This is a factual question about the historical basis of that old movie, “Seven Brides for Seven Brothers”. I just dusted this movie off the shelf, and it seems the inspiration for the six brothers for “stealing” their wives came from the Romans. Is this true, or a mistaken case of "rape and pillage?
Also, they claim this is the origin of the tradition for carrying the bride across the threshold. Is this true? And if not, where did that tradition come from? - Jinx
Try searching for “Seven Brides for Seven Brothers” and “rape of the sabine women”. Pretty sure that’s what you’re after.
From a cursory glance at the results, rape back then meant theft/kidnap without the immediate sexual connotation (although presumably after you’ve kidnapped them, there’s a good chance of a more modern rape taking place). So that would seem to back up your carrying the bride over the threshold point.
Bromley is quite right about the original (and now archaic) definition of the word “rape.” I recall working with my master teacher on how to approach Pope’s The Rape of the Lock, and how to make it clear that it was about the theft of a lock of hair. (Fortunately, this was back in the dark ages of the early '70s—if I had to do it today, I’d also have to contend with American Pie imagery.) So the Rape of the Sabine Women refers to the theft of said ladies by the Etruscans or Early Romans—who apparently had something of a shortage of females—and not to sexual violation per se (although, as stated, that was probably involved as well).
Regarding the custom of carrying the bride over the threshhold, my understanding is that this stems from the belief (also Roman) that evil/mischevious spirits live under the threshhold, and that they will attempt to trip the bride when she first enters her new home. If they succeed, that portends great misfortune for the marriage.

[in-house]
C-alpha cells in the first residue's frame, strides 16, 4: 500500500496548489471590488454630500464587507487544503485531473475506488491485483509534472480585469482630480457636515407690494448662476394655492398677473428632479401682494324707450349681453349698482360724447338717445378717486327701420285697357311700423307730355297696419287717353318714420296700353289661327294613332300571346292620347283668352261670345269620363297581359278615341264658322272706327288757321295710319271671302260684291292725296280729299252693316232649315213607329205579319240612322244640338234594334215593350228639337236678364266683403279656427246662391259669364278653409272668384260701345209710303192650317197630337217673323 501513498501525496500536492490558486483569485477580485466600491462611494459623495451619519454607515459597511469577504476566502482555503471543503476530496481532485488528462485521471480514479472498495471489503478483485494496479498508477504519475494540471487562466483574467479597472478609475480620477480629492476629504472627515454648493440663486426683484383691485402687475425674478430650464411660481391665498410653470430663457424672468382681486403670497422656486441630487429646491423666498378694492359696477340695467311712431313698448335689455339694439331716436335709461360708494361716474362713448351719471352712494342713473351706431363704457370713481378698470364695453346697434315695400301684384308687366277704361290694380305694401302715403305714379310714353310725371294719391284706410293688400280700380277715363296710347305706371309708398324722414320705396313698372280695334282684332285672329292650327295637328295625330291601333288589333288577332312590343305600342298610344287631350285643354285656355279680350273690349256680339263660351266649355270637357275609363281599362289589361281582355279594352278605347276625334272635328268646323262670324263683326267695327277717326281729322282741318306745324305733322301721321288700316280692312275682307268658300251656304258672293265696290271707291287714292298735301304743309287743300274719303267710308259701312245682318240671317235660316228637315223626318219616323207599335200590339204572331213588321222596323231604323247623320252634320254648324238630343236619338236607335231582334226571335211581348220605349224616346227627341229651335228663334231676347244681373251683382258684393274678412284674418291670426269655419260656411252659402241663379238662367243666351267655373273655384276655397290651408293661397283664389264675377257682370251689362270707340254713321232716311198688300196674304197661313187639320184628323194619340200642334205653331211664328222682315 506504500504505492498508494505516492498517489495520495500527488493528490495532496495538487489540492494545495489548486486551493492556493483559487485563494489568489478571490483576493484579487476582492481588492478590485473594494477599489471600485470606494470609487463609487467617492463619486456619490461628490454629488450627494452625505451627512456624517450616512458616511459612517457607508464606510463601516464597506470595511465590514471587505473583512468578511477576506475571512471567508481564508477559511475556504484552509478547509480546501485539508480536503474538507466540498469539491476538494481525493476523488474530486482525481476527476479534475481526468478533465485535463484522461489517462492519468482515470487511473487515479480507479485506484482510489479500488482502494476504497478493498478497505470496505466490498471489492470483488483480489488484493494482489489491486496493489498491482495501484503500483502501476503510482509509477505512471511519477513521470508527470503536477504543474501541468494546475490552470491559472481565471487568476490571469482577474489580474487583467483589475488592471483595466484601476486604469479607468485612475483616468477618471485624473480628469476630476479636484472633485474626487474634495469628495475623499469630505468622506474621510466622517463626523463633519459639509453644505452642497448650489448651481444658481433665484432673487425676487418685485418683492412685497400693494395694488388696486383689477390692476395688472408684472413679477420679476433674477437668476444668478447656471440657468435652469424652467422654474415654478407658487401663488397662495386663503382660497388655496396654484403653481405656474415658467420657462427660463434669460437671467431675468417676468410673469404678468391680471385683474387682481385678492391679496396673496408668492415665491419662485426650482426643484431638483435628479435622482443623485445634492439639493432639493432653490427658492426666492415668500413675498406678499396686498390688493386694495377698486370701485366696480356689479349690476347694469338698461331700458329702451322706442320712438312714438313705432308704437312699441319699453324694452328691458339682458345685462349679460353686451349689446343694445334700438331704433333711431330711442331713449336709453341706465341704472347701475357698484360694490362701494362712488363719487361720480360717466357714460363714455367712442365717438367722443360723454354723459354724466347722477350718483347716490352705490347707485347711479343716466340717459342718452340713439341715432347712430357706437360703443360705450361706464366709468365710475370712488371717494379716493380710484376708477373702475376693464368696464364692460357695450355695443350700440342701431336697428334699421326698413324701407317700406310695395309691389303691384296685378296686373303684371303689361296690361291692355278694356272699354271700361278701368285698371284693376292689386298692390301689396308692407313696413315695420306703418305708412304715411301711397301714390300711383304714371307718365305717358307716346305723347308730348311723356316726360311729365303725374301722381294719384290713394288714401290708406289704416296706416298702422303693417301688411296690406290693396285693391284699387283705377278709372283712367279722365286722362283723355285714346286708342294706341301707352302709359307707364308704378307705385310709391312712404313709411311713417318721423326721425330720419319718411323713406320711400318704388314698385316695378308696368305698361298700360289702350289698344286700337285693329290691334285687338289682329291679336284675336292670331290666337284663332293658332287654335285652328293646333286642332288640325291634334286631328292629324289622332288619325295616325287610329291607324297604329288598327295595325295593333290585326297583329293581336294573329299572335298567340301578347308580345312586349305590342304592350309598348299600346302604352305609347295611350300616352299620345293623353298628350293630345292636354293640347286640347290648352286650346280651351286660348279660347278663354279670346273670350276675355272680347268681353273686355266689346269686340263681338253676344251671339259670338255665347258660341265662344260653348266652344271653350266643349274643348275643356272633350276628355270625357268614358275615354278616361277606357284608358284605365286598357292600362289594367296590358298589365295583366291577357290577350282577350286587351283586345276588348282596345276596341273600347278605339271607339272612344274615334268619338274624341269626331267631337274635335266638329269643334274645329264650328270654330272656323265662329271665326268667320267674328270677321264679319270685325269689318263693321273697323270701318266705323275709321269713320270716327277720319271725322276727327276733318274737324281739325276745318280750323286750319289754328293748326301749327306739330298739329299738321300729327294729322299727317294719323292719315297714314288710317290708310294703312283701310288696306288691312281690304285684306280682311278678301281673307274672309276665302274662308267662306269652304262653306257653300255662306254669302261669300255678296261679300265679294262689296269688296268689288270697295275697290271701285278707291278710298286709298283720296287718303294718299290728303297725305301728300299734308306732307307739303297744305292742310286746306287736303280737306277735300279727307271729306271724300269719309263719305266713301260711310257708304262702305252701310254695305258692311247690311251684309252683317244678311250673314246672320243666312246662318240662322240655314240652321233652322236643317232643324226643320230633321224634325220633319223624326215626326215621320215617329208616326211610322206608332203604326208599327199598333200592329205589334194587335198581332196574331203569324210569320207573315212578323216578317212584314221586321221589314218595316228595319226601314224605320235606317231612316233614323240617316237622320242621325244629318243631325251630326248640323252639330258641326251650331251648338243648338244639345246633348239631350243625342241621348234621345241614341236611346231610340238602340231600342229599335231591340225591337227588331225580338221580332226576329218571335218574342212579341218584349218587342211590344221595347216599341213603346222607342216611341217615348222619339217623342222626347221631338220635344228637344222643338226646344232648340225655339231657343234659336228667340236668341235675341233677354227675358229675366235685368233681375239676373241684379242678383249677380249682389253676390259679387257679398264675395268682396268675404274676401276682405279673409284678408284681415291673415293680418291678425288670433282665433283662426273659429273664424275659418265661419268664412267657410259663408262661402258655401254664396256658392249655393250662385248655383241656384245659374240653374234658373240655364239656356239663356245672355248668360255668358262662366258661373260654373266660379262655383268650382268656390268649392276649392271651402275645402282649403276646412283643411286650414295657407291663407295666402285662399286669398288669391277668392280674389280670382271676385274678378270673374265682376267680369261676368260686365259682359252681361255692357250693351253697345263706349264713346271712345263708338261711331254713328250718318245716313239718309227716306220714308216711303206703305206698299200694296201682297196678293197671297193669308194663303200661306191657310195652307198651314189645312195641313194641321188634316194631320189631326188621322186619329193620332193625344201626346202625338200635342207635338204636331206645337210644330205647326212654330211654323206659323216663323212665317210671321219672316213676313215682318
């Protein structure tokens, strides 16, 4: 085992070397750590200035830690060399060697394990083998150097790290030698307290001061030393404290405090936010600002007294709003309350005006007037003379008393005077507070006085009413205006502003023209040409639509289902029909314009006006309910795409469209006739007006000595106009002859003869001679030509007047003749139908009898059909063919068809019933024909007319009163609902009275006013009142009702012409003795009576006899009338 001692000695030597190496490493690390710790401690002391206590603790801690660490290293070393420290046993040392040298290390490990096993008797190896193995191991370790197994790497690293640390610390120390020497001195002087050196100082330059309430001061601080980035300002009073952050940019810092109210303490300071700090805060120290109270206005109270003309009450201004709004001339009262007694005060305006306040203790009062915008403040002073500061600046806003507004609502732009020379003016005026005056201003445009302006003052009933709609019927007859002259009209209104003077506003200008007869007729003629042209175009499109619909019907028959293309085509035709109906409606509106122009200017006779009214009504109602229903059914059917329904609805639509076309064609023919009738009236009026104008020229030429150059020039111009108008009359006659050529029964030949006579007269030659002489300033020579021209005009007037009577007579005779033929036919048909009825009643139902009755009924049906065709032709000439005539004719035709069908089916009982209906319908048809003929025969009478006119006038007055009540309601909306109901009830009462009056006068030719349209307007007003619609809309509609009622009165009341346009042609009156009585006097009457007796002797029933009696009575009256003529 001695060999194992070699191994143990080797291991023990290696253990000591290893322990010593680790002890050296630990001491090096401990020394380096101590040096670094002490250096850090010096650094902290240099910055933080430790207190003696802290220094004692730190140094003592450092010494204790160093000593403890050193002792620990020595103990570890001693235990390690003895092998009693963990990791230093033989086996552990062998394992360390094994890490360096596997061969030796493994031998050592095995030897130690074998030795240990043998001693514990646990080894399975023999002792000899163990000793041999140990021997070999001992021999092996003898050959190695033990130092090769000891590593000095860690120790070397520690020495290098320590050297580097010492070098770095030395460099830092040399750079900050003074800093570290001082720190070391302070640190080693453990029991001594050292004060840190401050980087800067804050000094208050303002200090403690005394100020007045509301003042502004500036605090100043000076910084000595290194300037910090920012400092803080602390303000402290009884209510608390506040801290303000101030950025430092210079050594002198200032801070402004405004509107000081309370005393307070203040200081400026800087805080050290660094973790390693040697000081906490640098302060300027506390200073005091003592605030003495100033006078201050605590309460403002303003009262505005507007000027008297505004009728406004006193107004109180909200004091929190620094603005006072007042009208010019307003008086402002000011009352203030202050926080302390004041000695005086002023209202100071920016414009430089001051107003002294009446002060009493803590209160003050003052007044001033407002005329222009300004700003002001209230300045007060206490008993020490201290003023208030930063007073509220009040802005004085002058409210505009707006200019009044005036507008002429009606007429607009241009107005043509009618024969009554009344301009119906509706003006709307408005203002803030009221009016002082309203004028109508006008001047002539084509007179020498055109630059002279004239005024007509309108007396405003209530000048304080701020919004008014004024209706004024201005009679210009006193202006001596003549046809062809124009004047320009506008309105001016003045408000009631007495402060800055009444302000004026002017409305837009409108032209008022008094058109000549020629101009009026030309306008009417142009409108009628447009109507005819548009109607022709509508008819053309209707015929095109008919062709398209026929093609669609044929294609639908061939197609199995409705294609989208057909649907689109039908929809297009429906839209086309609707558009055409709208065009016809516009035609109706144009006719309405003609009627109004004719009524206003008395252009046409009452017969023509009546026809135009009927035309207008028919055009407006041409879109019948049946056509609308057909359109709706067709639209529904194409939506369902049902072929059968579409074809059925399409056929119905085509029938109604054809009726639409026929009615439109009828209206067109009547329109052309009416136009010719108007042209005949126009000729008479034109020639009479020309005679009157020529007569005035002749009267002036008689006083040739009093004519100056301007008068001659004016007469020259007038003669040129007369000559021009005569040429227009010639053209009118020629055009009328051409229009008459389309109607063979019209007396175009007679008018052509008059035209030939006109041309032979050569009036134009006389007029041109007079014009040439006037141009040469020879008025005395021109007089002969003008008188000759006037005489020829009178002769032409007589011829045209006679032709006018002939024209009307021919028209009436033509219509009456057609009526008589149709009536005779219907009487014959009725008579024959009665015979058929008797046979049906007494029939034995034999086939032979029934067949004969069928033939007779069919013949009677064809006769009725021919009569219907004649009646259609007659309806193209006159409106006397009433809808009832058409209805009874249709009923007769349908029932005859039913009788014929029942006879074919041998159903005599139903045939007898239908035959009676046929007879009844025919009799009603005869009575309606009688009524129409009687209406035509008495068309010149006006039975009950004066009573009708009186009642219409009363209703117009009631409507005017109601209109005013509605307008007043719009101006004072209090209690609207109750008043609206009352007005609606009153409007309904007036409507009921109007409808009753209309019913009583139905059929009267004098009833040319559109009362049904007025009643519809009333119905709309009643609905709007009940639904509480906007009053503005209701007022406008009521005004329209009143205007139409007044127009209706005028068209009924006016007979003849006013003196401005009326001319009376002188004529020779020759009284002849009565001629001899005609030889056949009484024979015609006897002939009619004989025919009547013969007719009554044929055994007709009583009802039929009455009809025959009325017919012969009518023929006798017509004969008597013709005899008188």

Anyone doubting that the word ‘rape’ used to mean something else is encouraged to read the script of The Fantasticks, including the song “It Depends on What You Pay” and the choreographed fight scene generally referred to as “The Rape Ballet”. I think modern versions of the script include an aside from El Gallo where he admits that most people would feel more comfortable with the word “abduction,” but “the proper word is rape.”
That disclaimer was in there from the beginning, as witness the following exchange from the original cast recording featuring Jerry Orbach (yes, that Jerry Orbach):
El Gallo: “The cost, señors, depends upon the quality of the rape.”
Father: “The what??!!??”
E.G.: “Ah, forgive me—the attempted rape. I know you prefer ‘abduction,’ but the proper word is ‘rape.’ Short and businesslike.”
(And sailor, my intention was to use the word in that very context; guess I just didn’t make it clear. But then, I had just washed my keyboard, and I couldn’t do a thing with it.)
The word rape comes from the Latin word that means “to snatch away”. (I know, I know, my Freudian slip is showing). So in the archaic sense, to rape a woman was to abduct her. What happened after you abducted her…well, that was a different verb.
The same word is the root of rapture (to be carried off, in a figurative sense) and raptor (that which snatches things).